Dominique de Merteuil: Where do you find all those beautiful vintage clothes and accessories for your shop?
Bride Of The Fox: Estate sales, thrift/charity shops, flea markets, and private buying appointments. I also have a few people who source for me. Many of them are also antique dealers who keep me in mind when they are on the hunt for furniture and decor.
Dominique de Merteuil: What is your favorite period in time and why?
Bride Of The Fox: I have two that I can’t choose between. Late 1930s & Early 40s: Hands down, the best skirt suits with coordinating hats, gloves and bag. Dramatic and every detail was paid attention to. The designers such as Irene and Adrian knocked it out of the park. There is also the brilliance of Elsa Schiaparelli and her relationship with the surrealism movement. Every time I see her pieces, my heart flutters. Of course my favorite actresses are from that time: Dietrich, Crawford, Davis, and Kate Hepburn. My other favorite is the high fashion 1970s. You have great American designers such as Halston, Stephen Burrows, the beginnings of Issey Miyake and Versace. Both those time periods have a lot in common: brilliant sportswear (Claire McCardell & Calvin Klein), my favorite photographers (Louise Dahl-Wolfe, Horst P. Horst, Guy Bourdin, and Helmut Newton), and luxurious lounge wear.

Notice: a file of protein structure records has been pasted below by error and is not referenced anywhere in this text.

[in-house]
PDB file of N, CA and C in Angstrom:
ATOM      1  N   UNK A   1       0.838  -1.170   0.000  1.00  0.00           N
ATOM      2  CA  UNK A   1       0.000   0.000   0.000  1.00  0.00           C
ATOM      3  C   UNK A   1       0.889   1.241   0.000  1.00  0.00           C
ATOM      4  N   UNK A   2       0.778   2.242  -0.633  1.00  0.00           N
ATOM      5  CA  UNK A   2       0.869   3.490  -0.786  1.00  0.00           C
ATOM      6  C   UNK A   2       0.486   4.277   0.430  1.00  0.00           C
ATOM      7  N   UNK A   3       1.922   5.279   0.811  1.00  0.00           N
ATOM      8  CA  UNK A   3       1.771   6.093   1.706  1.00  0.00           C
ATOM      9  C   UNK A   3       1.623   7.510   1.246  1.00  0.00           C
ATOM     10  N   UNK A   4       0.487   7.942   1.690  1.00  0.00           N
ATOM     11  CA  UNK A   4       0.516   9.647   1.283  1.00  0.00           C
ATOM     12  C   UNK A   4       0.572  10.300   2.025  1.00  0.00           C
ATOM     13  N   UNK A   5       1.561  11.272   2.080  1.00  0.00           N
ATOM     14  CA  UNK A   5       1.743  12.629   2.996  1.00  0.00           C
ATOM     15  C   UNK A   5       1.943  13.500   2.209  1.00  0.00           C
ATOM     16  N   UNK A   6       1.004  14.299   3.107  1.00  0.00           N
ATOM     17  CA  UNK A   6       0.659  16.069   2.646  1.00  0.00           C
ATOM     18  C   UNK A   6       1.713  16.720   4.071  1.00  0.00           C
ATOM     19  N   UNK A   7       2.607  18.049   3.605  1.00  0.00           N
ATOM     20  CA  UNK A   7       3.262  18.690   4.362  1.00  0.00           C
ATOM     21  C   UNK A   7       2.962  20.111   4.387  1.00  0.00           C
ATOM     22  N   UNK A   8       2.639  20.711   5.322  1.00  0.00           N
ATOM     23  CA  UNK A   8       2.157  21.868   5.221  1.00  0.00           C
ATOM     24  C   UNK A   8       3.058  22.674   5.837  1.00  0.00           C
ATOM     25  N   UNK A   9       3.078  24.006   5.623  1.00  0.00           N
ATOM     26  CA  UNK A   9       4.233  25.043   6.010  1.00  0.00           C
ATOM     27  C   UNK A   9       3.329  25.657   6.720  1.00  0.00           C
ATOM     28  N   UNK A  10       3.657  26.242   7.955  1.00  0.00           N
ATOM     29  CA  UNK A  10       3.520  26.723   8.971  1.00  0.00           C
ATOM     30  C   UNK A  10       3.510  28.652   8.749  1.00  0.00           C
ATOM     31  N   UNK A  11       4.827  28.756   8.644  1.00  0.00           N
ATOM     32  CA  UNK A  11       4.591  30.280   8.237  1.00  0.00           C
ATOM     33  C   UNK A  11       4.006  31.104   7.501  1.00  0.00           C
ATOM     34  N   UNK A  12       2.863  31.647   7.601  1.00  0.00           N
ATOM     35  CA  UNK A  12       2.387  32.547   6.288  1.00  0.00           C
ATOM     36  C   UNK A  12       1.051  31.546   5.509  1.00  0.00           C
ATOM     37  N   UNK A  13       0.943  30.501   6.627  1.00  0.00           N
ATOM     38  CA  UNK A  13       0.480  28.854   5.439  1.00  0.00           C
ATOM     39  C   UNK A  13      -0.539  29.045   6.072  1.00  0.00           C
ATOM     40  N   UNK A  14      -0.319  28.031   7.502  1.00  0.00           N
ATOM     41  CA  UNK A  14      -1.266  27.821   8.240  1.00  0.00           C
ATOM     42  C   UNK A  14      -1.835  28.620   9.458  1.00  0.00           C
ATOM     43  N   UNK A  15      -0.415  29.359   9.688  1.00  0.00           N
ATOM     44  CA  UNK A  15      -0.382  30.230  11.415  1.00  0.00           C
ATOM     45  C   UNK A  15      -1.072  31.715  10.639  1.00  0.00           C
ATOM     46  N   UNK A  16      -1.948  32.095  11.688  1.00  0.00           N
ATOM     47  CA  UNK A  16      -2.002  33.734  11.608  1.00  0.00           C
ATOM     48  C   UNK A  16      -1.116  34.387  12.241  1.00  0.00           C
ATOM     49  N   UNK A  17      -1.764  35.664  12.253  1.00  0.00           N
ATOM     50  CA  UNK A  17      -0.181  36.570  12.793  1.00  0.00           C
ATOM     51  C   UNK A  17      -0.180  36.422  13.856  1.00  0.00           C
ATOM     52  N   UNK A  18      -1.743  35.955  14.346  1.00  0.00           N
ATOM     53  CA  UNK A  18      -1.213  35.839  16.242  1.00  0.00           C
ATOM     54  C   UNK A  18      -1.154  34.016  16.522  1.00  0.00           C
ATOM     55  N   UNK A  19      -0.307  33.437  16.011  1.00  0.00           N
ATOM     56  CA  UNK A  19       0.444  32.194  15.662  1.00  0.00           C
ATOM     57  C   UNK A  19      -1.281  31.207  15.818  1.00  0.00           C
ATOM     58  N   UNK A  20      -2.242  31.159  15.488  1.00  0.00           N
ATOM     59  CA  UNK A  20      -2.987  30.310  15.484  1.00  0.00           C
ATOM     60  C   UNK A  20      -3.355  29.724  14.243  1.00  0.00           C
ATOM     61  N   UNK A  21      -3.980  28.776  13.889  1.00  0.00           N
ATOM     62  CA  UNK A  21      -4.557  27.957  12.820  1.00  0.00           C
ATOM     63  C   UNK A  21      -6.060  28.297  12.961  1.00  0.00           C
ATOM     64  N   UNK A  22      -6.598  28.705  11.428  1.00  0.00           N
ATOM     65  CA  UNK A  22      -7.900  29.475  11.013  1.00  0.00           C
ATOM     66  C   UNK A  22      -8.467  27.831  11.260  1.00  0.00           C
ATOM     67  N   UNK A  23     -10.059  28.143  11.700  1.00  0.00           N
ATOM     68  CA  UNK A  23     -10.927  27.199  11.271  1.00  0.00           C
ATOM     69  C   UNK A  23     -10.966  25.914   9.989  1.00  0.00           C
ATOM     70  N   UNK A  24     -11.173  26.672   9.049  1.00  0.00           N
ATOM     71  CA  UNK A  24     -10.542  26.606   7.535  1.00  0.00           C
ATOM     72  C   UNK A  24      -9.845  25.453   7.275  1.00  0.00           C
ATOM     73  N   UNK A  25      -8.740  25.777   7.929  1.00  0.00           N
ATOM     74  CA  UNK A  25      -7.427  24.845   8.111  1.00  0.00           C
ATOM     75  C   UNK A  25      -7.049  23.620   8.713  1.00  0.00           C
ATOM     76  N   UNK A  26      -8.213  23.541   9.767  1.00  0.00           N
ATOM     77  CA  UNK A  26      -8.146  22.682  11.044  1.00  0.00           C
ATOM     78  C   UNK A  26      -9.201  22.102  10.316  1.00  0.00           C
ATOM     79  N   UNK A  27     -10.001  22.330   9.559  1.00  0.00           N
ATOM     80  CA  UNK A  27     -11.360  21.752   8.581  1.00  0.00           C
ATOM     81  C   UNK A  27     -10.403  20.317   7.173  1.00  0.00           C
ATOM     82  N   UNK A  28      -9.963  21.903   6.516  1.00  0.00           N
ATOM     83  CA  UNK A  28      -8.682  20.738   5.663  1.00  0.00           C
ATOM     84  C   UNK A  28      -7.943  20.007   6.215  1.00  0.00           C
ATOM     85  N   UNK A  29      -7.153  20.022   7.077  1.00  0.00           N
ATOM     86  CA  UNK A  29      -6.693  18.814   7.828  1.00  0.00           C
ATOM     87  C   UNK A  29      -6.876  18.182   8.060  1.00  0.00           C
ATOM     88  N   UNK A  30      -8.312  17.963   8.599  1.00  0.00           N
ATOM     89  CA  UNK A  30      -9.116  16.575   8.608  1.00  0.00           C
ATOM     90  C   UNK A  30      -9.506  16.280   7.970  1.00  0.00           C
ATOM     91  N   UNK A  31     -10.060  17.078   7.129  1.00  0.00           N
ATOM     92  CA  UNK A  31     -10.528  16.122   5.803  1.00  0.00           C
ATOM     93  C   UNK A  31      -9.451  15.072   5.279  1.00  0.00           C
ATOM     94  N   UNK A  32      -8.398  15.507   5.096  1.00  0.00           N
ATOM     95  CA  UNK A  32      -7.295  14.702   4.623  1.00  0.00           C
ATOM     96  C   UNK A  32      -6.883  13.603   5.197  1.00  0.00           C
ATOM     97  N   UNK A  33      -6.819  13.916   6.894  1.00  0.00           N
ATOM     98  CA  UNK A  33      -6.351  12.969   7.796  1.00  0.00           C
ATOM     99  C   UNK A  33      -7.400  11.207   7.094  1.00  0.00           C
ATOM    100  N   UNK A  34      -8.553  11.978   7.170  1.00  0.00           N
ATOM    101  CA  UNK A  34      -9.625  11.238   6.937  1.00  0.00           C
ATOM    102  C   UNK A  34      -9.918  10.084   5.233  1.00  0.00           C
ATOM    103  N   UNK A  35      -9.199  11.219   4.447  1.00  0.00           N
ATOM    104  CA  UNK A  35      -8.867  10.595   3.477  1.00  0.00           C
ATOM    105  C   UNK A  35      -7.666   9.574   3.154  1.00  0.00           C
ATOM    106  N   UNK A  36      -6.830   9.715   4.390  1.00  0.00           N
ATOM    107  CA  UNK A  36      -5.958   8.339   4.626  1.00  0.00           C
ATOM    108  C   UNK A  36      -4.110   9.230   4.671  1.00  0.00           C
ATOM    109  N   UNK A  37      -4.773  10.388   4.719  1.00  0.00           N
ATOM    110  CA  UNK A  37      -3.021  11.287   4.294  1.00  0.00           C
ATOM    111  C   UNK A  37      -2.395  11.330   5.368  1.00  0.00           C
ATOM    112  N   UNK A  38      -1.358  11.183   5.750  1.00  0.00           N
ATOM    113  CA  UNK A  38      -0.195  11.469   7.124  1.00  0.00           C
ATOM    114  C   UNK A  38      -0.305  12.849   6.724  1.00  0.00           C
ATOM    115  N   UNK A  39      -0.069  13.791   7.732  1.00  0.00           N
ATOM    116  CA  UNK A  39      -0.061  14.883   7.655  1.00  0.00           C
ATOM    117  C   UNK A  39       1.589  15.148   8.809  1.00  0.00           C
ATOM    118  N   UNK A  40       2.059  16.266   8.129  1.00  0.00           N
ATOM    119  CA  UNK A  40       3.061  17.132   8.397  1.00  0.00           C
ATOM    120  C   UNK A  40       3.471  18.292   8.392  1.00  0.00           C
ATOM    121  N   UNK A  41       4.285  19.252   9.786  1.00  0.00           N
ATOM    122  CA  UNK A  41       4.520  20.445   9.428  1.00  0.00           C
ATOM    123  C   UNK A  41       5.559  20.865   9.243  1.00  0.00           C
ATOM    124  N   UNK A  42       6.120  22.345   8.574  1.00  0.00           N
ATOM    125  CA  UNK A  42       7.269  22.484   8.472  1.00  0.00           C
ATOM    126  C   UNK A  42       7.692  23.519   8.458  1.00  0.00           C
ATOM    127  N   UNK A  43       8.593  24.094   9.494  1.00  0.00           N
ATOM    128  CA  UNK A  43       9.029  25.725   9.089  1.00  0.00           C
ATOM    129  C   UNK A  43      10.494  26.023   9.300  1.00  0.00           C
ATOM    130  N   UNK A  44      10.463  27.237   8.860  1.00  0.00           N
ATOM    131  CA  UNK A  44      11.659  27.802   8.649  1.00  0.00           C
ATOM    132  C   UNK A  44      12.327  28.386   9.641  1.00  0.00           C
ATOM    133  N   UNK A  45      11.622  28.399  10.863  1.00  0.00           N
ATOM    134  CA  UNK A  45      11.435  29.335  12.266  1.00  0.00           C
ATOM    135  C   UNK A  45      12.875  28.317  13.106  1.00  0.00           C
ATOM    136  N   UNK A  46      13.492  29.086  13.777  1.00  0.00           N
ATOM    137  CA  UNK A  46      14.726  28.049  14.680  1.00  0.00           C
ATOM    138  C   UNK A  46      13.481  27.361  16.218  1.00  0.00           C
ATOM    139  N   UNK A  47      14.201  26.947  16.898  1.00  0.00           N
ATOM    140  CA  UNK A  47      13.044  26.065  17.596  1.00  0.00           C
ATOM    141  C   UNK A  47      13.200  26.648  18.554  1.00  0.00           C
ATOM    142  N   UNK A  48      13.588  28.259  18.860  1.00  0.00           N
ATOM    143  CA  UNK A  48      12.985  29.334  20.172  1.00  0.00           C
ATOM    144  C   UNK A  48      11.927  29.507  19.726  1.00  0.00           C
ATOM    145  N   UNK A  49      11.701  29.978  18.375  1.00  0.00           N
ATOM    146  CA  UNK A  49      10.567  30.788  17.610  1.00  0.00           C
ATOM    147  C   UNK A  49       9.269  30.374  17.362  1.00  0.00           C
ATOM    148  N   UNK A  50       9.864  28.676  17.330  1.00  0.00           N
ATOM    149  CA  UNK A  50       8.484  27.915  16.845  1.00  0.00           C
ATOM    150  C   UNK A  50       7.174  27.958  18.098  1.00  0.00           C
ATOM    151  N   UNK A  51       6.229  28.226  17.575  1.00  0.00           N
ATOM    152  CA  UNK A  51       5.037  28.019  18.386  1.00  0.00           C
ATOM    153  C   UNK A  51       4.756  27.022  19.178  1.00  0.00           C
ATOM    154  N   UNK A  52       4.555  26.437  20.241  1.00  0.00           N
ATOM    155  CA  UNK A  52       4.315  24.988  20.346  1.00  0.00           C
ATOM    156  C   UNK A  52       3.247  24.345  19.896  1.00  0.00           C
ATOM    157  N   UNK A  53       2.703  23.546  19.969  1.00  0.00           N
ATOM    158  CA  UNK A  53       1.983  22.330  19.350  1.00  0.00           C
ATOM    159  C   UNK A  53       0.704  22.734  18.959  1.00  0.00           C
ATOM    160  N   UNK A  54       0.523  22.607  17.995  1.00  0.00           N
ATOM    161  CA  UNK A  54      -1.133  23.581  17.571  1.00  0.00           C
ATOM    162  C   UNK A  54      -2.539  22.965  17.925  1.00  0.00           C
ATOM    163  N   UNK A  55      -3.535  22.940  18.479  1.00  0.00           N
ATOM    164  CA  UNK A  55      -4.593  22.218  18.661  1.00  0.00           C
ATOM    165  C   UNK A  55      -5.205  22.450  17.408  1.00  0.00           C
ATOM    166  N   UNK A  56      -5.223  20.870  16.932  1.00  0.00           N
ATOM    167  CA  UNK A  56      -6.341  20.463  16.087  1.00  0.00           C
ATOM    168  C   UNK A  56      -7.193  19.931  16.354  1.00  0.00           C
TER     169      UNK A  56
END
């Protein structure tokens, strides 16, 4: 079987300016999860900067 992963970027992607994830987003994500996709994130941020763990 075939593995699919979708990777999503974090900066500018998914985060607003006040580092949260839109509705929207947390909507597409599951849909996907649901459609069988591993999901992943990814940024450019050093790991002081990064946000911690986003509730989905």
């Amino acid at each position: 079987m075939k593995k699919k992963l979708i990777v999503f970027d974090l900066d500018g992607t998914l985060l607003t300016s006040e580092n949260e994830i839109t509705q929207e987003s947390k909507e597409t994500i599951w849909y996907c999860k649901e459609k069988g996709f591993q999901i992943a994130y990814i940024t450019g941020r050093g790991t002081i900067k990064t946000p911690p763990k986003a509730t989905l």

Dominique de Merteuil: What message/advice do you have for women who have never bought vintage clothes before? What are key pieces to start building a vintage look? What to keep in mind when making a purchase?
Bride Of The Fox: Most importantly: to thine own self be true. For example, if you aren’t a dress person and prefer trousers, vintage Yves Saint Laurent and Jean Paul Gaultier are perfect for you. There are beautiful vintage clothes out there for everyone. Secondly, know your measurements and always double check them when buying a garment online. Third, when buying online ask questions. Ask about condition if it isn’t clear in the description. Something else that new buyers need to know and inquire when buying is that vintage garments fit differently than modern clothing. Arm holes may be smaller. Torsos may be shorter. This is where knowing your measurements comes into play. You may also want to find a good tailor or alterations expert. My last bit of advice is buy high quality pieces in excellent condition. I prefer quality over quantity in my own collection. Luckily one of the best aspects of vintage is that you can find high quality at affordable prices.
Dominique de Merteuil: What are your 3 favorite items that you have ever sold and why?
Bride Of The Fox: